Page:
FROM THE SLUMS OF ARGENTINA TO THE ATLANTA OPERA STAGE, THE ONETIME ‘VULGAR’ DANCE HAD A LONG ROAD TO ACCEPTABILITY
The Atlanta Opera’s “Maria de Buenos Aires,” part of its Discoveries series, runs Feb. 2-7 at Le Maison Rouge at Paris on Ponce, 716 Ponce De Leon Place NE. Sold out.
AT ONE POINT in his career, famed Argentine musician Astor Piazzolla tried to bury his history with the tango. He wanted to move on, to make a career change, and won a grant to study composition in Paris, in 1954, where he presented “kilos of symphonies and sonatas” to the famed teacher Nadia Boulanger. Things quickly became uncomfortable.
“I can’t find Piazzolla in this,” she complained to him. “You say that you are not a pianist. What instrument do you play, then?”
“I didn’t want to tell her that I was a bandoneón [accordion] player,” he recalled. “I thought, ‘Then she will throw me from the fourth floor.’ Finally, I confessed and she asked me to play some bars of a tango of my own. She suddenly opened her eyes, took my hand and told me: “You idiot, that’s Piazzolla!”
The tango does not come from polite society. Born in the slums around the Río de la Plata basin, its origins are murky — the urban poor are not the people history remembers. Within these seaport shantytowns were former African slaves, gauchos (farm hands) and hundreds of thousands of European immigrants. Several experiences bound these communities together: poverty, prostitution, the church and, curiously, knife-fighting.
The British naturalist Charles Darwin encountered these “compraditos” in the 1830s, noting that, although knife-fighters often died, killing was considered bad form. “Each party tries to mark the face of his adversary by slashing his nose or eyes,” he wrote, “as is often attested by deep and horrid-looking scars.”
These are the men — hardened, virile and saddled with hopelessness — who invented the tango.
When performing, tango dancers’ torsos communicate through a tight embrace in which the partner, not always a woman, moves like the shadow of the leader. There is a longstanding tradition of men training for months or years with other men before they step onto the dance floor with a woman.
In the beginning, the establishment frowned upon dancing in an embrace as evidenced in an 1814 article in The Times of London: “We remarked with pain that the indecent foreign dance called the Waltz was introduced (we believe for the first time) at the English court on Friday last. … It is quite sufficient to cast one’s eyes on the voluptuous intertwining of the limbs … to see that it is indeed far removed from the modest reserve which has hitherto been considered distinctive of English females.”
Arriving in a wave of immigration from Europe, it is likely that the waltz and the polka fed into the evolution of the Argentine tango. Further evidence suggests that the characteristic “chan-chan,” a tango term for the snappy two-note stinger at the end of the number, came from the music of African immigrants, as did another tango predecessor, the habanera.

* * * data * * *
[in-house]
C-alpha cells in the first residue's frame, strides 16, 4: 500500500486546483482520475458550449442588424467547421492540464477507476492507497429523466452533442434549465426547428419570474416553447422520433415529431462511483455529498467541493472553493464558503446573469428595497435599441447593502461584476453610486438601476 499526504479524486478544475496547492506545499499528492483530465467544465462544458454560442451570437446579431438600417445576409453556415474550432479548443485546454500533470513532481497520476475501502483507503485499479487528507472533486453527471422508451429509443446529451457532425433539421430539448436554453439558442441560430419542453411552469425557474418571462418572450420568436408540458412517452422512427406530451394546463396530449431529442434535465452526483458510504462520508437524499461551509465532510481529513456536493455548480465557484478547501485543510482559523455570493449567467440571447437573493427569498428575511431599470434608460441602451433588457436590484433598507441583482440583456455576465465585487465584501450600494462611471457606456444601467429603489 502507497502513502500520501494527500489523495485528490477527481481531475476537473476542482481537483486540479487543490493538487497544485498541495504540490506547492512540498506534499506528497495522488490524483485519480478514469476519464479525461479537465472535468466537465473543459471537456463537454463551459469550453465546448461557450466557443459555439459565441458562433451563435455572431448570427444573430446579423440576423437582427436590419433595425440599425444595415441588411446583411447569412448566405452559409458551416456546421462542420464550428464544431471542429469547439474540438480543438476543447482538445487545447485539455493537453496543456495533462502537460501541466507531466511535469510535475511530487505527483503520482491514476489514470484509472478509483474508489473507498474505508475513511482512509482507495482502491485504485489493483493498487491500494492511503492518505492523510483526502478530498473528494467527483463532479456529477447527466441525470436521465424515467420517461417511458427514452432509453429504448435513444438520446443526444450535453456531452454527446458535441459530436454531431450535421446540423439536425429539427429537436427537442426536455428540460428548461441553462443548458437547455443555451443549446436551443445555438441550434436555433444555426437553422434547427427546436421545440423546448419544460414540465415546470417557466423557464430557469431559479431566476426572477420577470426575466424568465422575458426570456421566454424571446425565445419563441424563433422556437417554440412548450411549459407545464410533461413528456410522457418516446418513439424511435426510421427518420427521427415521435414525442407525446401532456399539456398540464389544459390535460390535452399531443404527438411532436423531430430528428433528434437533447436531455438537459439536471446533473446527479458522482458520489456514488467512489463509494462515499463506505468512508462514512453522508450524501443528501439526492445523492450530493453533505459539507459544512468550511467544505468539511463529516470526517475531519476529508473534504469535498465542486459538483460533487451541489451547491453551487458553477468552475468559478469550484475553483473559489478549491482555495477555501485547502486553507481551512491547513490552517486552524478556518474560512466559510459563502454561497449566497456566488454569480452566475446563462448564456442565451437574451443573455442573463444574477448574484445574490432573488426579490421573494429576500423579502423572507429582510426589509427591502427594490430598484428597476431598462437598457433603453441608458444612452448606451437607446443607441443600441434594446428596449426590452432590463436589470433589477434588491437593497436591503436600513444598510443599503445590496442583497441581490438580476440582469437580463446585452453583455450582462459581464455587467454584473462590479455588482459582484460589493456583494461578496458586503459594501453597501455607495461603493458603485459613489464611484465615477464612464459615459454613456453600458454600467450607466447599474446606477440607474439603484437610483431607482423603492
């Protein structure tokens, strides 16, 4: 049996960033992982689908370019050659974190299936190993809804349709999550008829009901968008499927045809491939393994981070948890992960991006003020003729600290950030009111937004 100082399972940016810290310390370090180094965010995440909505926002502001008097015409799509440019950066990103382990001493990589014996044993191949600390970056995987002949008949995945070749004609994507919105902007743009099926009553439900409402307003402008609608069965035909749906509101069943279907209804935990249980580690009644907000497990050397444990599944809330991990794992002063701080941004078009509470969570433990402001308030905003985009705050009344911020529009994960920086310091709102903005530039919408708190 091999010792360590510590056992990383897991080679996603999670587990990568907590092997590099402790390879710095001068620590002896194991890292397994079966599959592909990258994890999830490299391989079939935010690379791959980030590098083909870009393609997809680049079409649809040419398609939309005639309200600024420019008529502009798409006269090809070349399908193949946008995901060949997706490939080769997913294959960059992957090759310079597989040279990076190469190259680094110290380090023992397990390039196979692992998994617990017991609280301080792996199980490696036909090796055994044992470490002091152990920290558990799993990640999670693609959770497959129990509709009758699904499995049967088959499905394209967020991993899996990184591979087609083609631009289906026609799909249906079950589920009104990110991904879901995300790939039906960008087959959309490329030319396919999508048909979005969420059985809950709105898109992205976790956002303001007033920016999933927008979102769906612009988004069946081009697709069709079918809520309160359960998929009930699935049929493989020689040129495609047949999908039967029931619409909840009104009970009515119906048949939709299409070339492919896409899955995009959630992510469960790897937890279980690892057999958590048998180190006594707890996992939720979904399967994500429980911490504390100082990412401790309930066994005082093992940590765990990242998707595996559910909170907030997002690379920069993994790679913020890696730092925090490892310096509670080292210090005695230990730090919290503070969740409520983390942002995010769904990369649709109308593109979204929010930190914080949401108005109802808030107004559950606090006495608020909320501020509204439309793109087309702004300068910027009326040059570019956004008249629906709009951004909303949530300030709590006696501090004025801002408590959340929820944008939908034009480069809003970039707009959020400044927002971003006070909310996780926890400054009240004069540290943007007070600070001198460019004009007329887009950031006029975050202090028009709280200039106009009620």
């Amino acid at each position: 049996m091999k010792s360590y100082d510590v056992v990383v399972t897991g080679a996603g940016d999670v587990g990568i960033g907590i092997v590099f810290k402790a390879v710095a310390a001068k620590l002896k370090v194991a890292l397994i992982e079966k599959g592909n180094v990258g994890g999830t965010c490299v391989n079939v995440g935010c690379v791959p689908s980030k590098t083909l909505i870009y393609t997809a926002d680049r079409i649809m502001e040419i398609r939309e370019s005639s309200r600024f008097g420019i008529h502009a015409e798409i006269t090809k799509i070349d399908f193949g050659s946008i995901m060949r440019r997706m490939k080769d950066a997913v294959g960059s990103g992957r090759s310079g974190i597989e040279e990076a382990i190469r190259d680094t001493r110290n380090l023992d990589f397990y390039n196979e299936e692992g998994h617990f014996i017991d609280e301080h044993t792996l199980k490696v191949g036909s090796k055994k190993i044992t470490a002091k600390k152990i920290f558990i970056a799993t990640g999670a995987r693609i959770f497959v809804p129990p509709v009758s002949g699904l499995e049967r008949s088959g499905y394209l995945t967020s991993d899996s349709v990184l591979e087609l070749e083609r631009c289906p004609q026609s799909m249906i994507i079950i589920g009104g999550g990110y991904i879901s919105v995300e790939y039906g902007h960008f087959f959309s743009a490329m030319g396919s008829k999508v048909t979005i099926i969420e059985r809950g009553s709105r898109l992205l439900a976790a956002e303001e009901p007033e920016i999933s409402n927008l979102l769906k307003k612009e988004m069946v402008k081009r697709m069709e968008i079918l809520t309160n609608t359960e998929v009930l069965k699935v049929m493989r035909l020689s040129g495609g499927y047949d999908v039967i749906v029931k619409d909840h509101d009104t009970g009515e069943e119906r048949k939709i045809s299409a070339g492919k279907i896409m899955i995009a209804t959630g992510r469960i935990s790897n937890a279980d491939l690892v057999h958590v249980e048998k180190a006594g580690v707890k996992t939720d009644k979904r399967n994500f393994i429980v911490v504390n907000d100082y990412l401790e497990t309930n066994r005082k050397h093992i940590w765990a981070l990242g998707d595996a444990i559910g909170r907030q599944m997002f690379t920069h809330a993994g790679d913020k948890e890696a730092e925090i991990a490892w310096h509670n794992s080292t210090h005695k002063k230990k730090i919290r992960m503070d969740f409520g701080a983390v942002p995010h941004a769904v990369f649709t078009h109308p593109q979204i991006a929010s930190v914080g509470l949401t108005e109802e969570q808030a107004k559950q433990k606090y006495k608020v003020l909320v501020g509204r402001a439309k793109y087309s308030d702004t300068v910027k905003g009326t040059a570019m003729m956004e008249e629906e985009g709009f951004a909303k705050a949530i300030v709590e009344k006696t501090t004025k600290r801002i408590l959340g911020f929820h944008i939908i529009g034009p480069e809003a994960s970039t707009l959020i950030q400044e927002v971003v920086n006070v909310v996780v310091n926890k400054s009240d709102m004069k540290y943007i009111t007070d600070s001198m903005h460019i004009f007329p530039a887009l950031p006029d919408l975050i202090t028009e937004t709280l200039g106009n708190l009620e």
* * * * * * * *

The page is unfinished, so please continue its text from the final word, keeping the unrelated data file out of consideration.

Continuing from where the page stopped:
Enter the bandoneón
Around 1910, the bandoneón, a German-made accordion, reached Argentina. The instrument became central to the tango. Considered vulgar and low-class, the dance only gained acceptability in Argentina after it caught on in Paris about 1912 — and then it became a national symbol.
Piazzolla completed María de Buenos Aires in 1968 using a libretto by writer-tango musician-historian Horacio Ferrer. Swimming in surrealistic haze, Ferrer’s language touches upon modern life (the Beatles and hippies), and things local to Buenos Aires. The words of this “operita” might not completely make sense. But when the title character introduces herself, she tells you everything you need to know: “I am María of Buenos Aires, I am my town, María tango, slum María, María night, María fatal passion, María of love! Of Buenos Aires, that’s me!”
María is a metaphor for all those things. “The wee girl [who] was born on a day when God was drunk,” dies halfway through the opera, playing out a never-ending cycle of birth, death and resurrection. It’s the same cycle that ripples through the tango, the slum, the night, passion, love, Buenos Aires and the Catholic faith.
In life, María “dies” each time she sells her body: “And I’ll still burn another life for two coins.”
In death, she persists in spirit form until she passes into a baby girl: “Time’s been stolen; yesterday and tomorrow,” says a character called ‘A Voice of That Sunday.’ “She has been christened María.”
Like the tango itself, Piazzolla had to travel to Paris to make peace with Argentina. Gifted and ever curious, he soaked up everything from Bach, Stravinsky and Bartok to jazz. With Boulanger, he sharpened his technique and returned to Buenos Aires to experiment with the tango, which, at first, infuriated members of the old guard.
Combining elements of classical music and jazz, he gradually gained acceptance writing and performing a music he pioneered called “nuevo tango,” and spent the rest of his life composing and playing the bandoneón for audiences around the world.